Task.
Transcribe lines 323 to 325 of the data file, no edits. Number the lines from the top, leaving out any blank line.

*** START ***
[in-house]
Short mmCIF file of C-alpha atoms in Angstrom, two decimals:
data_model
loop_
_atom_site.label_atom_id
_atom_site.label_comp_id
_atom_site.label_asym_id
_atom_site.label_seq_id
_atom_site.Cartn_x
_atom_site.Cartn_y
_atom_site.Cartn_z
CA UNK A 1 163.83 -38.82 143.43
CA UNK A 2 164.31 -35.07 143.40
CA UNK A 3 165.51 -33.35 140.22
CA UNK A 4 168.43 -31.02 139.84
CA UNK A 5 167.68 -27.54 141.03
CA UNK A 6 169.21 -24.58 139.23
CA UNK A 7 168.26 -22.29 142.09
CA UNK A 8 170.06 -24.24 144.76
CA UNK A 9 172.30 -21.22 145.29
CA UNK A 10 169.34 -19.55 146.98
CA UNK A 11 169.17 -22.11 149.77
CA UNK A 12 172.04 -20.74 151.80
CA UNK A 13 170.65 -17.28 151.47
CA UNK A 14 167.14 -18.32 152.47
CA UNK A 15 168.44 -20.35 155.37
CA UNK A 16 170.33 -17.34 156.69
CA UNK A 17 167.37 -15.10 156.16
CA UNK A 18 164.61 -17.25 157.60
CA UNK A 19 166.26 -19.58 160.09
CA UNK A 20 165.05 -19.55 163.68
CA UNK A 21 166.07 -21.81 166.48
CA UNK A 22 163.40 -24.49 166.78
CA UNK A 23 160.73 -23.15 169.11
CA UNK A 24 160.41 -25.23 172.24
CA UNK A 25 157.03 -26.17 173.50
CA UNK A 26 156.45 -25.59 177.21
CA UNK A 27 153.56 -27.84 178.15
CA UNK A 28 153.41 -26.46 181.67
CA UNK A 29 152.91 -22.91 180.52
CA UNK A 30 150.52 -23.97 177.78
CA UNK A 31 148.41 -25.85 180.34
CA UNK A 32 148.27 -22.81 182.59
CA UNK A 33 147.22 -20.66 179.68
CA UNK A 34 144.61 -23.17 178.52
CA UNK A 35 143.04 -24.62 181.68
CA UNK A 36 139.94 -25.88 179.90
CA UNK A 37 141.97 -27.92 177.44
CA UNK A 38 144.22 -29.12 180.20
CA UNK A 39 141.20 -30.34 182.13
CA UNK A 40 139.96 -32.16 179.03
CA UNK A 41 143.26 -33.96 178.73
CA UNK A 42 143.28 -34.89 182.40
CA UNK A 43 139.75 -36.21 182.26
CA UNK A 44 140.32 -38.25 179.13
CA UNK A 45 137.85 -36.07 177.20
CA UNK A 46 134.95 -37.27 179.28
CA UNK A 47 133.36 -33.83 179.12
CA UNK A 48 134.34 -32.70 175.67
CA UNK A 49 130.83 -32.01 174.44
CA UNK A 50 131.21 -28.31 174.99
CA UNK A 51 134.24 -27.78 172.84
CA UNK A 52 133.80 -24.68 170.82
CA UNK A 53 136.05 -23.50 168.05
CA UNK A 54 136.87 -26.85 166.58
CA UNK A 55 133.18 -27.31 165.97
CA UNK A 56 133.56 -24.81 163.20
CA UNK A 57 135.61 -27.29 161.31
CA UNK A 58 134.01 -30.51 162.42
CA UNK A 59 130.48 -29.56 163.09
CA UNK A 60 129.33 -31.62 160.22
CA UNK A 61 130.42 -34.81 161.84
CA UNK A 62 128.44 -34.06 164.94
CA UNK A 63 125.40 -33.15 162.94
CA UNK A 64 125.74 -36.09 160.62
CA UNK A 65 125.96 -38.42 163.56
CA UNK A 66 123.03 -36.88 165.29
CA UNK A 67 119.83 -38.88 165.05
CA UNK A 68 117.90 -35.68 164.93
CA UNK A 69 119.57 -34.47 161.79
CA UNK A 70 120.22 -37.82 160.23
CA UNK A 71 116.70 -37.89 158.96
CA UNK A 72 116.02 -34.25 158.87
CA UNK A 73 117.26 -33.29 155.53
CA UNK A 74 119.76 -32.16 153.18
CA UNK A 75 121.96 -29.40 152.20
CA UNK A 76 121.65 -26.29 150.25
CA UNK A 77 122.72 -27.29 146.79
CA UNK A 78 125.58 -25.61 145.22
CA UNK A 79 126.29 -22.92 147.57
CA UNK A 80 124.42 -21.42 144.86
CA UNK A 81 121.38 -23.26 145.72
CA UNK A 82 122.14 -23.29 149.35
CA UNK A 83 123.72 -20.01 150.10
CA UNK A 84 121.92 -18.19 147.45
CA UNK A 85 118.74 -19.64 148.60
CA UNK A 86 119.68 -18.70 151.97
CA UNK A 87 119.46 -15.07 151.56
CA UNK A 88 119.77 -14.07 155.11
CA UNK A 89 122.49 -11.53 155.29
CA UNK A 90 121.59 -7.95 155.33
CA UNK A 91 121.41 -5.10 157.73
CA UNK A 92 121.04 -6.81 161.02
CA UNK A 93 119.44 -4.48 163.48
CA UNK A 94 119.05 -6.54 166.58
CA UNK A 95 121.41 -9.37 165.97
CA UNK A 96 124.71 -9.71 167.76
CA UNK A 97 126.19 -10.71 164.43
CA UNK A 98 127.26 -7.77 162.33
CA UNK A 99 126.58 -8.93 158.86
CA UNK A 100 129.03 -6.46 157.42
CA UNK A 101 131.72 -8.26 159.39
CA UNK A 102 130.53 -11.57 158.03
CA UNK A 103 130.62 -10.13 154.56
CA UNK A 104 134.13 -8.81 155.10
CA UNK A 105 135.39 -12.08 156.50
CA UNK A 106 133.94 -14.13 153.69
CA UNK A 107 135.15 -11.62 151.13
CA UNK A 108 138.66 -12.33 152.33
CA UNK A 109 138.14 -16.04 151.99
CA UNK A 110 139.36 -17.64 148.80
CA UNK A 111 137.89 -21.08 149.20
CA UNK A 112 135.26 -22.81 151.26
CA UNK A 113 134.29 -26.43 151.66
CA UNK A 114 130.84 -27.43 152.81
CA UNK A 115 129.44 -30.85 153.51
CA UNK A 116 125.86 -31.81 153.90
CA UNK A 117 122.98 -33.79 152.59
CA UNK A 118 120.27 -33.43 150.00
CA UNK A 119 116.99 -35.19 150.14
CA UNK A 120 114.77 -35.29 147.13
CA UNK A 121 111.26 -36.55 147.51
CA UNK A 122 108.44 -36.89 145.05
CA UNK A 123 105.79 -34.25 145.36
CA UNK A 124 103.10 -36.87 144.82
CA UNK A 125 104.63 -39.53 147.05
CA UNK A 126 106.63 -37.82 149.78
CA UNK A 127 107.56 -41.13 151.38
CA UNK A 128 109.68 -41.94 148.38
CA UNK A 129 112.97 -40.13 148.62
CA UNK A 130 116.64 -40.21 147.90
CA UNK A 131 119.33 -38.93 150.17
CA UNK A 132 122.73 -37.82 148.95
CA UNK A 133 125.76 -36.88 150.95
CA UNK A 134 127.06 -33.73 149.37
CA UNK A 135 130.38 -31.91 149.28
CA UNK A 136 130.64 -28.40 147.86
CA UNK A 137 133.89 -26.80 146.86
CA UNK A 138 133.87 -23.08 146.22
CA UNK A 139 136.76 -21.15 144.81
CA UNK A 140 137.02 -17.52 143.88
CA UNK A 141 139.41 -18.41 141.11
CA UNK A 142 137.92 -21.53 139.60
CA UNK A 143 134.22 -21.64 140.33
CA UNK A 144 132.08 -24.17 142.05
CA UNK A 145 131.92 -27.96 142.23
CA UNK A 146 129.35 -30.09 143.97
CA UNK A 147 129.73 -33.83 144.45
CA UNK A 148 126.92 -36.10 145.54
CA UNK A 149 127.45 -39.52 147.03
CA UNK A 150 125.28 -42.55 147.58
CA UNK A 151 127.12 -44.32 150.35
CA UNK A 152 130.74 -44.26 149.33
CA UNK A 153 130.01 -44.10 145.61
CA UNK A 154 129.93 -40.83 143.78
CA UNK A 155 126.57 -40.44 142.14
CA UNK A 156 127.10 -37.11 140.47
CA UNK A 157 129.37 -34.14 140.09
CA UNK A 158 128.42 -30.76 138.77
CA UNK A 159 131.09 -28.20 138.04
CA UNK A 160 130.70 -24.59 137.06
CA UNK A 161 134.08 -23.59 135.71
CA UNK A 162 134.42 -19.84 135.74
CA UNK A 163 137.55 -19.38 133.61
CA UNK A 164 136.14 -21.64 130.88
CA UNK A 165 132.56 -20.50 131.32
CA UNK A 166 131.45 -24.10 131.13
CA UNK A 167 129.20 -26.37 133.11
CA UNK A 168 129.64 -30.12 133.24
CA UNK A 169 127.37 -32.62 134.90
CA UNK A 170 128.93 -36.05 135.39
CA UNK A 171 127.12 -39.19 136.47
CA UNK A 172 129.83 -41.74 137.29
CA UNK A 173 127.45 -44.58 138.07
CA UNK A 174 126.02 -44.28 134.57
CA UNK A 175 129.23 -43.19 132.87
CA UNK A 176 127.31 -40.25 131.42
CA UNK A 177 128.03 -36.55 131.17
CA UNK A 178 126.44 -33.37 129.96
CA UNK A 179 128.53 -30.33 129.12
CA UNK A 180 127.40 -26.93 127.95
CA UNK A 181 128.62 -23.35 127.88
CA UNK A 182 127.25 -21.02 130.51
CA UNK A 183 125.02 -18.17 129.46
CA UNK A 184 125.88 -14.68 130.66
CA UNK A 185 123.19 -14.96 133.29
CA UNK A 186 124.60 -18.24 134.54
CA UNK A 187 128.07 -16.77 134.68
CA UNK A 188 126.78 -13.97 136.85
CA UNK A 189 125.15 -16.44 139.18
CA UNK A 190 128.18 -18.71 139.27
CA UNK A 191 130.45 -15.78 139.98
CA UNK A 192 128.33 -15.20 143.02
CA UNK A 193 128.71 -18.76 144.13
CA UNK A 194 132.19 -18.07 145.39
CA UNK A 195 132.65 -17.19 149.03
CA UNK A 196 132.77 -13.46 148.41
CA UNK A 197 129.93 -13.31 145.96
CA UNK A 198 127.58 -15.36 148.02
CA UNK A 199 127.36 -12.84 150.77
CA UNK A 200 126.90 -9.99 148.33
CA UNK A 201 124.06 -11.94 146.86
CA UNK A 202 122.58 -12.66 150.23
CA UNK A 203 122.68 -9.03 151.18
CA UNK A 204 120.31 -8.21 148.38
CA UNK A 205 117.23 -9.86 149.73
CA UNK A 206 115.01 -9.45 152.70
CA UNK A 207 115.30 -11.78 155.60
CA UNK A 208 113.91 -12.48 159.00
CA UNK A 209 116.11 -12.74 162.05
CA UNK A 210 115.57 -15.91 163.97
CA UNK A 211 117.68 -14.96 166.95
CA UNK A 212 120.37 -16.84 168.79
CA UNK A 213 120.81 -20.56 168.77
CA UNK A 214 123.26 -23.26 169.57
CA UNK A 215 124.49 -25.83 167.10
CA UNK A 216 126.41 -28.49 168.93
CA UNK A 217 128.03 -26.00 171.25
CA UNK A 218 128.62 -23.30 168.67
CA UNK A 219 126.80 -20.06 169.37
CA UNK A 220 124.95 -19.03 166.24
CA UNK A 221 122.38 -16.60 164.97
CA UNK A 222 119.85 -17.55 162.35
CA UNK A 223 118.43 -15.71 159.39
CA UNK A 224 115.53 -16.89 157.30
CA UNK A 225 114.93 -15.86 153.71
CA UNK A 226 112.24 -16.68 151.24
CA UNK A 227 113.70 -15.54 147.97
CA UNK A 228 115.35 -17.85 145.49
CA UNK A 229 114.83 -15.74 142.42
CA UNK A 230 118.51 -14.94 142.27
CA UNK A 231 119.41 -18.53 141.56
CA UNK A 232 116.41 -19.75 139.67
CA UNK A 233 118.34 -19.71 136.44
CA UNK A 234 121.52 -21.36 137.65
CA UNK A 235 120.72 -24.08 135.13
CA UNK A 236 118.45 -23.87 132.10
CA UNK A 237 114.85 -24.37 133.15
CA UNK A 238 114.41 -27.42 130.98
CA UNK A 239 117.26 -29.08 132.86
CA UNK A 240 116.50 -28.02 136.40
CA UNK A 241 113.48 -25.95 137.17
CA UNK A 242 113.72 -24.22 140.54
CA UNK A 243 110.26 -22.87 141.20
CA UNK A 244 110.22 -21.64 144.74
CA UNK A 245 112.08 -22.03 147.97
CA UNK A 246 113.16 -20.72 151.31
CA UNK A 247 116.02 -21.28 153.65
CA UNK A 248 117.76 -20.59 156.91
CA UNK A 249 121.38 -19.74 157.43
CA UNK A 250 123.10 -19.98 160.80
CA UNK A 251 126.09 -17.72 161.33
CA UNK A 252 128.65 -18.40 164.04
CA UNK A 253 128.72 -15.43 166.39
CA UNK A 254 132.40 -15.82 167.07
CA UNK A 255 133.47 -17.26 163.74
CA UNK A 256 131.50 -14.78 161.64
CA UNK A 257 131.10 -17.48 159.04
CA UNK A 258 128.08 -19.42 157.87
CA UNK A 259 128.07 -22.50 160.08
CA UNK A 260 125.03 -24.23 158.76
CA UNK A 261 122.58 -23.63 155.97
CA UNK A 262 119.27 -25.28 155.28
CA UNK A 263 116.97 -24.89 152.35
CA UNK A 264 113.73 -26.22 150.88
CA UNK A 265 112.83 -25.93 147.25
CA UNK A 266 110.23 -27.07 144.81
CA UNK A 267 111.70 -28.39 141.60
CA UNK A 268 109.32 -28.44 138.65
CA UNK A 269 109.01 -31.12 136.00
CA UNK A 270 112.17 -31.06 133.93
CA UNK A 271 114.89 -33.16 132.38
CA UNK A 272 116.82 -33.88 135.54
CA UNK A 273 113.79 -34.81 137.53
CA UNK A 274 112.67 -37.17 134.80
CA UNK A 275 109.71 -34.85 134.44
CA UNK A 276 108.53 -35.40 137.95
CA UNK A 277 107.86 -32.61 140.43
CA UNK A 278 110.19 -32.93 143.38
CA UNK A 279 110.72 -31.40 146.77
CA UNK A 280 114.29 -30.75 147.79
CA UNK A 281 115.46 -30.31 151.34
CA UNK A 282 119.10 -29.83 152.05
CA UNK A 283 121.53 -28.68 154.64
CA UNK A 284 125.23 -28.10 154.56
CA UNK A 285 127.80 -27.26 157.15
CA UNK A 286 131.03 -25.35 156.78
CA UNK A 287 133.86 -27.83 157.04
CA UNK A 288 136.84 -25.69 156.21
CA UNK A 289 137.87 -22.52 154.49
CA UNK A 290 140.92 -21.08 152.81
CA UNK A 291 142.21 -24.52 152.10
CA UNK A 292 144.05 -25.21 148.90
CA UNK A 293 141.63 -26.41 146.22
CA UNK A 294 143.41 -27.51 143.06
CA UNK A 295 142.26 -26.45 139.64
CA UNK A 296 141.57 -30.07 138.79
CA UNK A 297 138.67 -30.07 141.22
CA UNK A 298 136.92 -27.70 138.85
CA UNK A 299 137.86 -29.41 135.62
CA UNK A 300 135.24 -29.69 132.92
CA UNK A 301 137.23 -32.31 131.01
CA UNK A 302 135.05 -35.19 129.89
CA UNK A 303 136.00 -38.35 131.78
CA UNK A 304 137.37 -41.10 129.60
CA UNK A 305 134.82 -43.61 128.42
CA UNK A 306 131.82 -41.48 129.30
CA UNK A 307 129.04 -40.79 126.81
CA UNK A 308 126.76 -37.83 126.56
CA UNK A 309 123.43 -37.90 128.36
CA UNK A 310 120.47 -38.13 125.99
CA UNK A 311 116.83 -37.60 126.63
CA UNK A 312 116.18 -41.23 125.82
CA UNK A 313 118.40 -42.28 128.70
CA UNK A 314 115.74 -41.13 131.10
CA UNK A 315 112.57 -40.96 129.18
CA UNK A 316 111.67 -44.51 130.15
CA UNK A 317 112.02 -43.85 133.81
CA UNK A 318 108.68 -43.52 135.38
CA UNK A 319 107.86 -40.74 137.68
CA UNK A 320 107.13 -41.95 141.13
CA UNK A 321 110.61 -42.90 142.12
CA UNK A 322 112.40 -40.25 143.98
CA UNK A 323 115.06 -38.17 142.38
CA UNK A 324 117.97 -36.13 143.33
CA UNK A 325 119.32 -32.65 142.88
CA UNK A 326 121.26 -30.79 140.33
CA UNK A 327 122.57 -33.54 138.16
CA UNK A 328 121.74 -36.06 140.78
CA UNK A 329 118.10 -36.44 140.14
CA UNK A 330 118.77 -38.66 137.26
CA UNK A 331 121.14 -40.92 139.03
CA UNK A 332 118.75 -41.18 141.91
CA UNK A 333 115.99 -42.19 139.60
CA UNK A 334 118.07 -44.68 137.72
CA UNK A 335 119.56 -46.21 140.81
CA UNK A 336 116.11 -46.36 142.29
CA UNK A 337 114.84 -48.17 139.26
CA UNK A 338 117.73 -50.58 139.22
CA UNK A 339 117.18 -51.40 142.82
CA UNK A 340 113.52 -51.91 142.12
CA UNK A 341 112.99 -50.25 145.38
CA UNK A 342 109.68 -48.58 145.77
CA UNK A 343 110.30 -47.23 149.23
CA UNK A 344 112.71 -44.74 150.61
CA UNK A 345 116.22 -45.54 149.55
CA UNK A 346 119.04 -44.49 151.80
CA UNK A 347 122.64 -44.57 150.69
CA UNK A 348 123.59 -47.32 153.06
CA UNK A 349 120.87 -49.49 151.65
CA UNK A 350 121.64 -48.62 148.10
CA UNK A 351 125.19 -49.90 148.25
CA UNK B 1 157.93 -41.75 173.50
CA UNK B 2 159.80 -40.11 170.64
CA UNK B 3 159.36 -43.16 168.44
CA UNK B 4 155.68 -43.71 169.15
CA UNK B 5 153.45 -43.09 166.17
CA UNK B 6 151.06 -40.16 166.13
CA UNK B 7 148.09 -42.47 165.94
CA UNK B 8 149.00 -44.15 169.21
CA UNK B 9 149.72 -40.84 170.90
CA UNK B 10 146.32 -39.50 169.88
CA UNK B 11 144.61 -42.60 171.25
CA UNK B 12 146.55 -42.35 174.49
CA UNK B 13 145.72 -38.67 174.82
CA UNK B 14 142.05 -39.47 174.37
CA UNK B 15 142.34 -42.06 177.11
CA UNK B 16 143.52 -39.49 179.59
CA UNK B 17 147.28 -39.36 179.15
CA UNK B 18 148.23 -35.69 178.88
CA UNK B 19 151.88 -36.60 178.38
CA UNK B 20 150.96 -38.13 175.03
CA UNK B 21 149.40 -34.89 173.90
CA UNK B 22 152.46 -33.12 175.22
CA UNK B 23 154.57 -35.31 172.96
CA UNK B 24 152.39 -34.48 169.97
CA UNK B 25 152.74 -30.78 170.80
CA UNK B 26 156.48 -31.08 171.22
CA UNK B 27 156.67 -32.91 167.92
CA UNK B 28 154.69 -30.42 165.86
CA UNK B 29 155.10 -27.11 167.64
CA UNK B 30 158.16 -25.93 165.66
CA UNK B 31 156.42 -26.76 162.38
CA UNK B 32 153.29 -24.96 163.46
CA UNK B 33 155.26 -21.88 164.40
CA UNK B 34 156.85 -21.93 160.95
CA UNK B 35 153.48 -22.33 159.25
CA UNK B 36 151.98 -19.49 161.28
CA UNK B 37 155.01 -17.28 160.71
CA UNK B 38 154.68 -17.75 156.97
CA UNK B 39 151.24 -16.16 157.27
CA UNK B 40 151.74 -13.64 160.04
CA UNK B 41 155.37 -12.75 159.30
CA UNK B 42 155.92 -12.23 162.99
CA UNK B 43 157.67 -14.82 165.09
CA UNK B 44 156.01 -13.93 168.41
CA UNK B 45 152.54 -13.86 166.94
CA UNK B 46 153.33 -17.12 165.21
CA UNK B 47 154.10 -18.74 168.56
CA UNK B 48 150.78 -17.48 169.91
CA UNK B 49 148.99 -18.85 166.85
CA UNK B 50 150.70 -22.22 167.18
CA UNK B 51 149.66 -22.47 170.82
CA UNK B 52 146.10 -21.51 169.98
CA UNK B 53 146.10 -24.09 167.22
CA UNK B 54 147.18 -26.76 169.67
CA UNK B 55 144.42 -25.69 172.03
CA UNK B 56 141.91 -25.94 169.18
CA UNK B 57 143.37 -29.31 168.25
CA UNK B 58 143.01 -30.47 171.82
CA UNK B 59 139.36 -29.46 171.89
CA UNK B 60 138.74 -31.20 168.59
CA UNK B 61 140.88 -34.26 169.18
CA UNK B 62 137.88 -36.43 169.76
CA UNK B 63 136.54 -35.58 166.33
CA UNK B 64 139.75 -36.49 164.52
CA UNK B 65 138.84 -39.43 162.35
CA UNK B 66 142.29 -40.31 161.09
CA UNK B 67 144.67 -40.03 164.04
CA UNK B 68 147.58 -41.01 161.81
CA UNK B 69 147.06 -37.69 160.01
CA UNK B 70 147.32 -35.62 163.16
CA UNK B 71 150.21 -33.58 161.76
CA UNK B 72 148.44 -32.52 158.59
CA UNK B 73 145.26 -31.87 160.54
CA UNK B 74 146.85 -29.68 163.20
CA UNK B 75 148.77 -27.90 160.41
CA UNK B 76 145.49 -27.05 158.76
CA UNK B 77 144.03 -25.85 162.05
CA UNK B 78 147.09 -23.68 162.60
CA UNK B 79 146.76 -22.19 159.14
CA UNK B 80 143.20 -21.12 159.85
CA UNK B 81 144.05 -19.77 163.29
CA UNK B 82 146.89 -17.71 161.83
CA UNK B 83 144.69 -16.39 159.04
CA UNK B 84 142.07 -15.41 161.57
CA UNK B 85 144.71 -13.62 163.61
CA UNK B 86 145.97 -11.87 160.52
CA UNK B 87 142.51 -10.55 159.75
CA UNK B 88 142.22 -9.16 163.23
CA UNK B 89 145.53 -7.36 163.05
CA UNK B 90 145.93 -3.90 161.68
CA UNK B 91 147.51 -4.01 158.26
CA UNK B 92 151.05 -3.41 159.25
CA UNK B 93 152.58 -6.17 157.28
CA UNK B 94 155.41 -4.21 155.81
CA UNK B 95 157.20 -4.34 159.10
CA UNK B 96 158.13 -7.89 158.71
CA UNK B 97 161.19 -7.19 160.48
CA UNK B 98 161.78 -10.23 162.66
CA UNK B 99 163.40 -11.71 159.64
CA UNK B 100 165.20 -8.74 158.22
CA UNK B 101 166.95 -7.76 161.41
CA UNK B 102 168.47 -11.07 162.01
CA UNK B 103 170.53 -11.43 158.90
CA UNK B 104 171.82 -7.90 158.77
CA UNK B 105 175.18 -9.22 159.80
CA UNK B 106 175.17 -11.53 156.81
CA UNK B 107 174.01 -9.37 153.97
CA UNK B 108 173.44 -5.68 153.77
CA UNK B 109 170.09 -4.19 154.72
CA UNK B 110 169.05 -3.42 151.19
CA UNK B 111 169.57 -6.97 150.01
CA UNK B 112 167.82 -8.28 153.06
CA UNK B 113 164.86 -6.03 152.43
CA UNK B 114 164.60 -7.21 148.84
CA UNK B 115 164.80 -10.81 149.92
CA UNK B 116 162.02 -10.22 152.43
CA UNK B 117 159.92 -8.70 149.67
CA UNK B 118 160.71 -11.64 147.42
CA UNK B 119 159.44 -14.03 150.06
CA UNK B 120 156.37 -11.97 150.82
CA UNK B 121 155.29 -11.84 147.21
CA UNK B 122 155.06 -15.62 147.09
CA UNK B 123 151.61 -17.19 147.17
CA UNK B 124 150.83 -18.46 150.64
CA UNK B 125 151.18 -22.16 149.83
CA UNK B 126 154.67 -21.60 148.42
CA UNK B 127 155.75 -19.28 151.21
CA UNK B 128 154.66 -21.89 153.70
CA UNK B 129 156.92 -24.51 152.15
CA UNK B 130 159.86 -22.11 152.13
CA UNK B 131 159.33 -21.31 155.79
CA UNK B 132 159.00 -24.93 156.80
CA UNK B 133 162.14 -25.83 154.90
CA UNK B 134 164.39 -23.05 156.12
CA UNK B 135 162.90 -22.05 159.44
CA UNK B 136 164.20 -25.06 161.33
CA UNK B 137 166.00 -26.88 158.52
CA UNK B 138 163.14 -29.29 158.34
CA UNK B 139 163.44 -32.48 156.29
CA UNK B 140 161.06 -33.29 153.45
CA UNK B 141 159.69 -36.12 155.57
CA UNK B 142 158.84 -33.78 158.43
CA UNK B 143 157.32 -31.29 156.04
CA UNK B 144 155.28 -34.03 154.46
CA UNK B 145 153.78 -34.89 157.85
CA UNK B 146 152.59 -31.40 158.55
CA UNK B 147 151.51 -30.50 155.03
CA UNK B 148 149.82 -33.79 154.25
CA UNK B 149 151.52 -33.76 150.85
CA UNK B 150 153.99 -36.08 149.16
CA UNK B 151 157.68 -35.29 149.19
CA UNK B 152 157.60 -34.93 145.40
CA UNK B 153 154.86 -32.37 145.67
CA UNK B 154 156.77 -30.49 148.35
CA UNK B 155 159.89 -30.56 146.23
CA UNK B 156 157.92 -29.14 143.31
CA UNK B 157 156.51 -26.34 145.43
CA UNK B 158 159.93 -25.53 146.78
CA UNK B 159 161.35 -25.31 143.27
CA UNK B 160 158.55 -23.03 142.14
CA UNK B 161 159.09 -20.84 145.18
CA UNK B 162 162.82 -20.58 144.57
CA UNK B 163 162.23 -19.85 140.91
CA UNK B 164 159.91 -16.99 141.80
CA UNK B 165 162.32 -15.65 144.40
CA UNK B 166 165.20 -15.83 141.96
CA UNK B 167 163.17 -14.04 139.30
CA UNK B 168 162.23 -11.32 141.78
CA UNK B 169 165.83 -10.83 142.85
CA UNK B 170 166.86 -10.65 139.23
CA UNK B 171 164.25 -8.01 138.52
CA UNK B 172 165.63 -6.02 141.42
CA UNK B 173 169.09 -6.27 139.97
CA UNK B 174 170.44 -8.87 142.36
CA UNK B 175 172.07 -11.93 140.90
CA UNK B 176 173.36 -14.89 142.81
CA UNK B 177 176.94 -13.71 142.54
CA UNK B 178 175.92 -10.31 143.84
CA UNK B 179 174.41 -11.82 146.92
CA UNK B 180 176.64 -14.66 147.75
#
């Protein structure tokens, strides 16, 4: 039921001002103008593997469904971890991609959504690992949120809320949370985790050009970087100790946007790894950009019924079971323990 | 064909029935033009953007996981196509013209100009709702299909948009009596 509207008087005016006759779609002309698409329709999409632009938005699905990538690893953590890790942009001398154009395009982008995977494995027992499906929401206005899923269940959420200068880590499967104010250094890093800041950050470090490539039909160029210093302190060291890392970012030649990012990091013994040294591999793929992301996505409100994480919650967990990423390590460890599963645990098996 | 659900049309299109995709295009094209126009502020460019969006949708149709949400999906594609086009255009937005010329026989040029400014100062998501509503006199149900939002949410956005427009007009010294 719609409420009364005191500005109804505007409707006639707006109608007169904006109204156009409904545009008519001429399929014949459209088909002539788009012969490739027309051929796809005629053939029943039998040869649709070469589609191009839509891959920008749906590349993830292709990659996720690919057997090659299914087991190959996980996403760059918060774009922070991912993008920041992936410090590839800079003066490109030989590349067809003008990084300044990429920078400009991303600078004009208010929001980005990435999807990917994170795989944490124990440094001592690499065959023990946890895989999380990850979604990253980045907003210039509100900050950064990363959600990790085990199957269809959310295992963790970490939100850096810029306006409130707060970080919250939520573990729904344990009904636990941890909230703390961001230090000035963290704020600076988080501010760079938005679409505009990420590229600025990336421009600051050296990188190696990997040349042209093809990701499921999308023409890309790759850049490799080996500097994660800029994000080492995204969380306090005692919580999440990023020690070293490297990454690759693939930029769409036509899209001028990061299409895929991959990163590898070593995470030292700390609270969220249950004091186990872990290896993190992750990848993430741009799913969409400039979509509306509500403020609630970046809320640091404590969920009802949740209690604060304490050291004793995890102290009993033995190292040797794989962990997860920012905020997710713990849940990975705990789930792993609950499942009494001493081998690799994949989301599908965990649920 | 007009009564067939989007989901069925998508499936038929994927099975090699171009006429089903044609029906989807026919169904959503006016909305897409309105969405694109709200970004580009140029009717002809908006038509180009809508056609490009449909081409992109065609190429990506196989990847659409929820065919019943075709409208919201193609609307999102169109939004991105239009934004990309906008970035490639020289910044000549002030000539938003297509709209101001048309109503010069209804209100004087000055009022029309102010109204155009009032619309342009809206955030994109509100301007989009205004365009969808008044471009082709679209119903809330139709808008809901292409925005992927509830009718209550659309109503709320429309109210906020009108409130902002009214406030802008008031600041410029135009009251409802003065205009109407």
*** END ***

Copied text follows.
CA UNK A 312 116.18 -41.23 125.82
CA UNK A 313 118.40 -42.28 128.70
CA UNK A 314 115.74 -41.13 131.10